In Table 5 , we present our multilevel multivariate regression results. For each state and outcome, we created three models: the first without an interaction term, the second with a 2-way interaction term between implementation phase and detailing status, and the third with a 3-way interaction term between implementation phase, detailing status, and media exposure. Adjusting for changes over time and other potential confounders, we find focal district interventions significantly increased the odds of a diarrhea episode receiving ORS in Gujarat (P < 0.01) and Uttar Pradesh (P = 0.01) between the survey periods. Focal district interventions in Gujarat increased the odds of receiving ORS by a factor of 3.42 (95% CI = 1.39-8.33) between the early phase survey and late phase survey. In Uttar Pradesh, living in focal districts elevated the odds of receiving ORS by a factor of 2.29 (95% CI = 1.19-4.39). For the odds of receiving both ORS and zinc, we found a statistically significant association with focal district interventions in Gujarat (P < 0.01), after adjusting for changes over time and other confounders. In Gujarat, focal district interventions increased the odds of receiving combined ORS and zinc by a factor of 15.02 (95% CI = 2.97-75.19) between survey periods. Finally, in Uttar Pradesh, the mass media campaign further modified the effect of focal district interventions by a factor of 1.38 (95% CI = 1.04-1.84) for receiving ORS and 1.57 (95% CI = 1.01-2.46) for combined ORS and zinc treatment.

Table 5.  Multilevel multivariate logistic regression analyses of the association between interventions and receipt of ORS and zinc
GUJARAT
Outcome: ORS use Outcome: ORS and zinc use
Model 1* aOR (95% CI) Model 2† aOR (95% CI) Model 3‡ aOR (95% CI) P-value for Model 3 Model 1* aOR (95% CI) Model 2† aOR (95% CI) Model 3‡ aOR (95% CI) P-value for Model 3
Main effects
Survey round
Early phase Ref Ref
Late phase 0.33 0.31 0.17 <0.01 1.86 1.26 0.31 0.08
(0.21, 0.53) (0.19, 0.49) (0.08, 0.34) (0.85, 4.08) (0.56, 2.83) (0.08, 1.15)
District intervention category
Light touch district Ref Ref
Focal district 2.48 1.88 0.93 0.85 11.06 6.86 1.89 0.31
(1.65, 3.72) (1.21, 2.90) (0.45, 1.93) (5.28, 23.19) (3.15, 14.95) (0.55, 6.49)
Mass media exposure
Not exposed to mass media campaign Ref Ref
Exposed to mass media campaign 1.75 1.73 1.19 0.58 1.41 1.39 1.92 0.26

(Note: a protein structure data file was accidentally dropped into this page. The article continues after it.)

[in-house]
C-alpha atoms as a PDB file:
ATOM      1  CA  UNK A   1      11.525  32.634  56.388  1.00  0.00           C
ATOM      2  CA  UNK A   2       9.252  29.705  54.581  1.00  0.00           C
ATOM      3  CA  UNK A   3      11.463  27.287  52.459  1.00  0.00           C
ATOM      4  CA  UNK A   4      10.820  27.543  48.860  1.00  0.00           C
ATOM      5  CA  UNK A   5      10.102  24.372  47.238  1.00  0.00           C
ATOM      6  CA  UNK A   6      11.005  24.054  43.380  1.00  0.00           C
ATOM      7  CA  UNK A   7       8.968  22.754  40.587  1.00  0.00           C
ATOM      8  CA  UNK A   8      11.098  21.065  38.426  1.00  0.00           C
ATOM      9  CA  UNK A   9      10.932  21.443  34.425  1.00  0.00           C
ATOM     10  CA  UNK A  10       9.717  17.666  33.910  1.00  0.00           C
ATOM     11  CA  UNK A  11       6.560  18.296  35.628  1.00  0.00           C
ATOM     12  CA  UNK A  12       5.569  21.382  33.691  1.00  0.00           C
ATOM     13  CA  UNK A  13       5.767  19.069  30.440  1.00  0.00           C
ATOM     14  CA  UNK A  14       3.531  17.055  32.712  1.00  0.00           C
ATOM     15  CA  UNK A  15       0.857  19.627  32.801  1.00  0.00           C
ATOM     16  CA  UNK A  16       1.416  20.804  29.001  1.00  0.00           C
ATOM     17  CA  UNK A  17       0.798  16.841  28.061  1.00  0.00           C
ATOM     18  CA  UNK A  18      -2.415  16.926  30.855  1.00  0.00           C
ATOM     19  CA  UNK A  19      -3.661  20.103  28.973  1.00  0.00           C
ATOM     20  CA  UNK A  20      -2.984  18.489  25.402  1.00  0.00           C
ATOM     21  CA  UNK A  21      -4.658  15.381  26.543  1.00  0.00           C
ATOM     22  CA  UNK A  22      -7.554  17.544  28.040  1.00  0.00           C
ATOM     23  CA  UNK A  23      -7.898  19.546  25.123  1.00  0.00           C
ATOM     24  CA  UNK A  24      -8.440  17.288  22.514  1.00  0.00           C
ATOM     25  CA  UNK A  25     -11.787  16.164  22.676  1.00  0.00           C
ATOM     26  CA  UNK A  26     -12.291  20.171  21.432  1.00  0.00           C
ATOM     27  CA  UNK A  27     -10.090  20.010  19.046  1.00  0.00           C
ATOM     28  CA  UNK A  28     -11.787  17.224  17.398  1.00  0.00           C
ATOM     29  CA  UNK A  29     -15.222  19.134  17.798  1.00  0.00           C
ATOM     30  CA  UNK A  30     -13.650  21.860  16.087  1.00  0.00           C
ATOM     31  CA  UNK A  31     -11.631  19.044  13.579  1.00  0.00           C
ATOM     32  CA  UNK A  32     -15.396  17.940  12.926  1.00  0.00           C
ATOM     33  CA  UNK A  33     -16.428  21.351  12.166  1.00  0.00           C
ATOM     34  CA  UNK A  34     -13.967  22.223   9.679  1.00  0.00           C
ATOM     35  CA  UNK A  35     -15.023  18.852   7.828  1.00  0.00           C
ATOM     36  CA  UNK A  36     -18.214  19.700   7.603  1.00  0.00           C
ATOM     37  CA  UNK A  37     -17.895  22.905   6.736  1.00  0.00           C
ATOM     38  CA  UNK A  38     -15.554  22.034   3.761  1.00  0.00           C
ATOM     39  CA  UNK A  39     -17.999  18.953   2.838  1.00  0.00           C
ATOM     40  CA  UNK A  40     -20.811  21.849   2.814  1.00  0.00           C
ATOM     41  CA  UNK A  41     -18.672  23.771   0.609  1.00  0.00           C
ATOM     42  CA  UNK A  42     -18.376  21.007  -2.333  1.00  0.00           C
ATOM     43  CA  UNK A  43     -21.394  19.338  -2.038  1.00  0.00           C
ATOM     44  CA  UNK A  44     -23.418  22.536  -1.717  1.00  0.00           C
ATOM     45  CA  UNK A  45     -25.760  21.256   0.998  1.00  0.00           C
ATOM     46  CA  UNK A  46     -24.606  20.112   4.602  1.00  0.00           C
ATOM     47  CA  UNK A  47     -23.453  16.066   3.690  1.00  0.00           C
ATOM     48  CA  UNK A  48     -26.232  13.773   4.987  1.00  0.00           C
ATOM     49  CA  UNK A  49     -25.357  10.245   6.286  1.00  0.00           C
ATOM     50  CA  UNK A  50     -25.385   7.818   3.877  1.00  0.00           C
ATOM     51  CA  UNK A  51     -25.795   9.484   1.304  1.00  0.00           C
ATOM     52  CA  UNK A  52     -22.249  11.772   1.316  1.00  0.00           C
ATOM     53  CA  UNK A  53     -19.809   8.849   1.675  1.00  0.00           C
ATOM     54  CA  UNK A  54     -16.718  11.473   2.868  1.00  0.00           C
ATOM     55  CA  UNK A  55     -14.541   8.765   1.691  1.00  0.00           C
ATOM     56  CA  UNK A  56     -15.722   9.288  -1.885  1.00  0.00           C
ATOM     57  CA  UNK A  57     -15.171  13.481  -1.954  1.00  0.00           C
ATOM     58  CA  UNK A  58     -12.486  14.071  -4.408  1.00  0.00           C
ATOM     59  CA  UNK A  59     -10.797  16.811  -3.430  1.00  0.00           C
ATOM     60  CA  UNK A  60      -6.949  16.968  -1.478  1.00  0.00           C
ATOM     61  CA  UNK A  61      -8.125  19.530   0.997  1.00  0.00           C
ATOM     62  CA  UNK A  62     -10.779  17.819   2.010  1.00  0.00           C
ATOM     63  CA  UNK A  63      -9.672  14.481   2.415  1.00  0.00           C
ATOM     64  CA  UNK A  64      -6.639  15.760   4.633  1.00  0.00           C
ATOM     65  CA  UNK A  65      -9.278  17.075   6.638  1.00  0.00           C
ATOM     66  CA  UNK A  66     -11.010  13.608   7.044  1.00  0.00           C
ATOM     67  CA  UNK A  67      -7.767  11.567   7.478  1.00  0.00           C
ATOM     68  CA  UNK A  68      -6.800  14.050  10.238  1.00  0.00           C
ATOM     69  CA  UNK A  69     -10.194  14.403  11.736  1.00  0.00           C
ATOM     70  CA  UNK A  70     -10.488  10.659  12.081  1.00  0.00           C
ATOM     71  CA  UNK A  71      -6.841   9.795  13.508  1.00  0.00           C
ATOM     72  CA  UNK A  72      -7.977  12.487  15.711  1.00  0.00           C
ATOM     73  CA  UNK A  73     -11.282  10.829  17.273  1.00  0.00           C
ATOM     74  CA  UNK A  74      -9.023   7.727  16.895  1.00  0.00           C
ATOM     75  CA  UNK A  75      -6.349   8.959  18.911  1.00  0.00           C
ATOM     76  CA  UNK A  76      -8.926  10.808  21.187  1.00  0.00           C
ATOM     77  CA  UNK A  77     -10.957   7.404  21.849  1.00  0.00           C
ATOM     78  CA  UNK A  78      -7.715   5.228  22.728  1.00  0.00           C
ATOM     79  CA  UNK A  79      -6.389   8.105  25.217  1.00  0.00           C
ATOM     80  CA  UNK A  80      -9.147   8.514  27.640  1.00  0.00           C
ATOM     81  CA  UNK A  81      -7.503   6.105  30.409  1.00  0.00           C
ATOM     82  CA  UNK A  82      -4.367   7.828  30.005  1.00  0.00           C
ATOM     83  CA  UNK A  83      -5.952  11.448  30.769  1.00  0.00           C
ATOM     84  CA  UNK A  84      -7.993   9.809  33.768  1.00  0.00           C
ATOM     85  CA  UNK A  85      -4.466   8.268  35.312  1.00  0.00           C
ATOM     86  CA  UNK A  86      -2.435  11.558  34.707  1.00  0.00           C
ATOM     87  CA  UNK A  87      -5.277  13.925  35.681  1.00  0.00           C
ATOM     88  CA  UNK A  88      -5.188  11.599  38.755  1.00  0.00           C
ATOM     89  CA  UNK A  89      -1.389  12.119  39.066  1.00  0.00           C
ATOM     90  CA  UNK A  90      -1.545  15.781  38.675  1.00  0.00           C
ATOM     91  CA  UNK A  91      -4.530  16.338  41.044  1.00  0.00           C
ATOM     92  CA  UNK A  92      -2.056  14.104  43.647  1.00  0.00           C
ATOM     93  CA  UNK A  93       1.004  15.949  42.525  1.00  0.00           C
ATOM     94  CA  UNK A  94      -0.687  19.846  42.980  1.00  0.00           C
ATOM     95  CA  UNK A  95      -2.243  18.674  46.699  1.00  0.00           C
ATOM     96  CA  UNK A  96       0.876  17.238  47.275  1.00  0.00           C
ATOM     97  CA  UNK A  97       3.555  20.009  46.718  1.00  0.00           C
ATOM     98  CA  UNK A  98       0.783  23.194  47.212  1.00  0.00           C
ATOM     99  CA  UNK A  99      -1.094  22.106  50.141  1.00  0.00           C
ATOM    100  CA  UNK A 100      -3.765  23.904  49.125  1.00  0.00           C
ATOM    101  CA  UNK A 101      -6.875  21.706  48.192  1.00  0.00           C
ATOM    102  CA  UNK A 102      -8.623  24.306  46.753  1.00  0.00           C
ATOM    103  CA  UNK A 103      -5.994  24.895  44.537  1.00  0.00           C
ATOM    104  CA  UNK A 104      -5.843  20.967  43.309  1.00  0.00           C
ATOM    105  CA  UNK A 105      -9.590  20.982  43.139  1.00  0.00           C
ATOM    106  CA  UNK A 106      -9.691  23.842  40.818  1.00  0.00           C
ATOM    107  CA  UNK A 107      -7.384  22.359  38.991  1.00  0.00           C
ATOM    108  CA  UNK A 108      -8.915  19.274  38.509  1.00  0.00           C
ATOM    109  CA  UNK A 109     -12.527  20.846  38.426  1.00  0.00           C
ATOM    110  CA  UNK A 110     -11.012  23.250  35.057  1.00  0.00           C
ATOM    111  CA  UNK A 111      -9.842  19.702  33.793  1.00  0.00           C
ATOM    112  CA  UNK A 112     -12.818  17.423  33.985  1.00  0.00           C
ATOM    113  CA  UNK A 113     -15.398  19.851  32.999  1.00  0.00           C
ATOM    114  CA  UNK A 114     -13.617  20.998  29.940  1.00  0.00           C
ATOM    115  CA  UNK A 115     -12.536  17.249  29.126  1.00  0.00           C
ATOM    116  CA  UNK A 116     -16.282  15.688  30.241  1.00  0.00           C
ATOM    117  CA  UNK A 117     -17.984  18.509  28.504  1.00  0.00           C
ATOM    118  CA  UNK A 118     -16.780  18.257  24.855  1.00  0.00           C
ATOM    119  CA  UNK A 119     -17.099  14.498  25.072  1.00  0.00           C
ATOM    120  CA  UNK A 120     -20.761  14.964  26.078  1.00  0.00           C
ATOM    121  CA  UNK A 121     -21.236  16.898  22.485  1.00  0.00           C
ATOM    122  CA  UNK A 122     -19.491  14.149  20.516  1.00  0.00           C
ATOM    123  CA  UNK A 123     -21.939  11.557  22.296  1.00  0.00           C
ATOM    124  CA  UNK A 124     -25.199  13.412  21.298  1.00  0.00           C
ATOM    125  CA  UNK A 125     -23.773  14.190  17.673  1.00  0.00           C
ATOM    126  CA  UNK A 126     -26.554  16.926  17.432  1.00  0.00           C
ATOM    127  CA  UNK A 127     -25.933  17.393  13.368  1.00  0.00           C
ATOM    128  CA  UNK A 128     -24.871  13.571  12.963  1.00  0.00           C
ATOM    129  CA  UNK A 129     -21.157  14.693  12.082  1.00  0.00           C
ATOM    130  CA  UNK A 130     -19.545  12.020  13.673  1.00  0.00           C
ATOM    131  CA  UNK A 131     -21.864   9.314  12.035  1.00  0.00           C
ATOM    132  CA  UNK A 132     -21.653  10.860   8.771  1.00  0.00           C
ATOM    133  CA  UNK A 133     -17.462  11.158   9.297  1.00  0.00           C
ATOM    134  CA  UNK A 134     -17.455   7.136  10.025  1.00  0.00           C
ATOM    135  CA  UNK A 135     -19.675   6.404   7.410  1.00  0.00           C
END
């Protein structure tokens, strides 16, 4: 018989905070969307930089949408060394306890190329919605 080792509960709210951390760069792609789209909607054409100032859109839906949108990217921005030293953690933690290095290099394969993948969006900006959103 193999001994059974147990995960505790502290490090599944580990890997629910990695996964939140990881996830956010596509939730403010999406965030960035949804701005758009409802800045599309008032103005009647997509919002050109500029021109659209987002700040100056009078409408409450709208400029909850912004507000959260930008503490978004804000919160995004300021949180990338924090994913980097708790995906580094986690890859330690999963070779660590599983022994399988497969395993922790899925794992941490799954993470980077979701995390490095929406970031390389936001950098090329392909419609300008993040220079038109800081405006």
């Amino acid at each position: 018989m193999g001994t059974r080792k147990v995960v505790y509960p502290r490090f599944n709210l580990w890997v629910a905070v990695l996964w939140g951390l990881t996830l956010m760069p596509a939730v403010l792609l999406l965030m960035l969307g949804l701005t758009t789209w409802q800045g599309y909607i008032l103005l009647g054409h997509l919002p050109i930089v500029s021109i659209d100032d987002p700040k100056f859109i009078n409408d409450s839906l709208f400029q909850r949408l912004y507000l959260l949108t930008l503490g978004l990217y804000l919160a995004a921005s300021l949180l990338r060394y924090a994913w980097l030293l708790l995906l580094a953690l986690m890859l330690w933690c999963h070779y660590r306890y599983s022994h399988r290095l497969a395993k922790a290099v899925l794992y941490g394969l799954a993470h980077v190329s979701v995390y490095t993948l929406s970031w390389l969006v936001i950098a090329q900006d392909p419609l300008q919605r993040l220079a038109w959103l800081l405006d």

(1.32, 2.32) (1.31, 2.29) (0.67, 2.07) (0.96, 2.06) (0.95, 2.04) (0.62, 5.93)
Interactions
Survey round * Focal district N/A 4.01 3.42 <0.01 N/A 12.93 15.02 <0.01
(1.68, 9.68) (1.39, 8.33) (2.80, 60.34) (2.97, 75.19)
Survey round * Focal district * Mass media N/A N/A 1.66 0.12 N/A N/A 0.69 0.56
(0.86, 3.16) (0.21, 2.32)
Model fit - AIC (lower is better) 2226.63 2218.78 2218.48 1539.06 1530.35 1532.00
UTTAR PRADESH
Outcome: ORS use Outcome: ORS and zinc use
Model 1* Model 2† Model 3‡ p-value Model 1* Model 2† Model 3‡ p-value
aOR aOR aOR for aOR aOR aOR for
(95% CI) (95% CI) (95% CI) Model 3 (95% CI) (95% CI) (95% CI) Model 3
Main effects
Survey round
Early phase Ref Ref
Late phase 1.36 1.55 1.02 0.91 1.59 1.64 1.61 0.20
(1.00-1.86) (1.12-2.17) (0.70-1.51) (0.89-2.84) (0.90-2.98) (0.77-3.38)
District intervention category
Light touch district Ref Ref
Focal district 1.65 1.08 0.66 0.17 1.44 1.24 1.72 0.92
(1.40-1.96) (0.79-1.49) (0.36-1.20) (1.13-1.84) (0.70-2.22) (0.34-3.25)
Mass media exposure
Not exposed to mass media campaign Ref Ref
Exposed to mass media campaign 1.56 1.56 1.34 <0.01 1.94 1.95 1.54 <0.01
(1.34-1.82) (1.34-1.82) (1.09-1.63) (1.53-2.47) (1.53-2.47) (1.12-2.11)
Interactions
Survey round * Focal district N/A 2.74 2.29 0.01 N/A 1.37 1.02 0.97
(1.45-5.16) (1.19-4.39) (0.44-4.35) (0.31-3.35)
Survey round * Focal district * Mass media N/A N/A 1.38 0.02 N/A N/A 1.57 0.04
(1.04-1.84) (1.01-2.46)
Model fit - AIC (lower is better) 5778.20 5770.18 5767.13 3037.65 3039.34 3037.20

ORS – oral rehydration salts, aOR – adjusted odds ratio, AIC – Akaike’s information criterion